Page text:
DuPont exec: Company to become renewables 'powerhouse' by 2015
DuPont Applied BioSciences President Craig Binetti told attendees of a recent clean technology conference that DuPont expects the biofuels industry worldwide to grow by $25 billion in the next five years and it plans to contribute to the expansion through its cellulosic ethanol and biobutanol ventures.
“While ethanol and biobutanol each have the potential to add value to the global biofuels market, a three-component blend of ethanol-biobutanol-gasoline has significant advantages as well,” Binetti said. “We are positioning ourselves so we are advantaged when the rapid growth occurs in advanced renewable fuels over the next decade.”
DuPont Danisco Cellulosic Ethanol LLC was created several years ago as a joint venture between Dupont and enzyme and specialty food ingredient manufacturer Danisco to commercialize cellulosic ethanol production technology. In January, DuPont announced plans to purchase Danisco for nearly $6 billion. DDCE recently received a $9 million grant from the Iowa Power Fund Board to build its first 25 MMgy commercial-scale facility, dubbed Project Blackhawk, in one of two Iowa counties.
Story County is located in the central part of the state and includes the city of Ames as well as Iowa State University and at least one ethanol production facility—a 55 MMgy plant in Nevada operated by Lincolnway Energy LLC. Webster County is also located in the center of the state and is home to Valero Renewable Fuels LLC’s 110 MMgy in Fort Dodge and the 69 MMgy Poet Biorefining plant in Gowrie. DDCE has previously stated that its commercial plant may be co-located with an existing corn ethanol producer, but feedstock proximity is the No. 1 criteria. The company is expected to announce its final location decision by summer and plans to be operational by March 2014.
Binetti said DDCE’s commercialization model includes a comprehensive licensing program which will include licensed technology, plant design, start-up, training and ongoing technical support. The company has ambitious plans to take a leadership role in the build-out of the cellulosic ethanol industry. “Globally, approximately 600 new plants will be required in the next decade to meet the anticipated global demand for cellulosic biofuel, and we expect a significant share of these will use DDCE technology,” he said.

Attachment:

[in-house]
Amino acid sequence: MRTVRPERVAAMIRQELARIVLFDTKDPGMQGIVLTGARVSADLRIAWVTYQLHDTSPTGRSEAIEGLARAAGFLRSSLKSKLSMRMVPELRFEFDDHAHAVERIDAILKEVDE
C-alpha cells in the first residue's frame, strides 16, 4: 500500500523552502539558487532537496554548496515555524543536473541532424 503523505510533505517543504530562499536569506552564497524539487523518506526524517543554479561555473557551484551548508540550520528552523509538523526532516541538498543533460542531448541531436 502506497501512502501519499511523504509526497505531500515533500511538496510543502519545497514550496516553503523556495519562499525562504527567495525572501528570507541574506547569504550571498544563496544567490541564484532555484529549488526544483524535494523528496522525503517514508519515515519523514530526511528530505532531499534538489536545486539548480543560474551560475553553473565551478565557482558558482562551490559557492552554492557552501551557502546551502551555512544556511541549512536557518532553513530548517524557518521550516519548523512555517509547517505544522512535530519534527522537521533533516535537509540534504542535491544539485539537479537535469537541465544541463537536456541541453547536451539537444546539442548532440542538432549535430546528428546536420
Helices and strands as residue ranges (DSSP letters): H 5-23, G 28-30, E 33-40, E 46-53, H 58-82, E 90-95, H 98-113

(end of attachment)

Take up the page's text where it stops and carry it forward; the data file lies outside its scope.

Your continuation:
DuPont is also focusing on commercializing biobutanol production technology as a retrofit to existing grain-based plants through a joint venture with BP known as Butamax Advanced Biofuels LLC. Binetti said biobutanol is an advantageous fuel because it can be produced from renewable resources as easily as ethanol, but can also be transported through existing infrastructure.
Explaining why Butamax is focused on initially commercializing its technology at existing ethanol facilities, Binetti pointed out that there are currently more than 200 grain-based ethanol plants and more than 400 sugarcane-based ethanol plants worldwide. “We are meeting the growing demand for reducing dependence on fossil fuels by harnessing the full innovation capabilities of our scientists and partners,” he said. “This creates a powerhouse of industrial biotechnology and clean technology businesses with a goal of generating $1 billion in revenues and more than $250 million in earnings by 2015 from our extensive portfolio of renewable materials and fuels technologies.”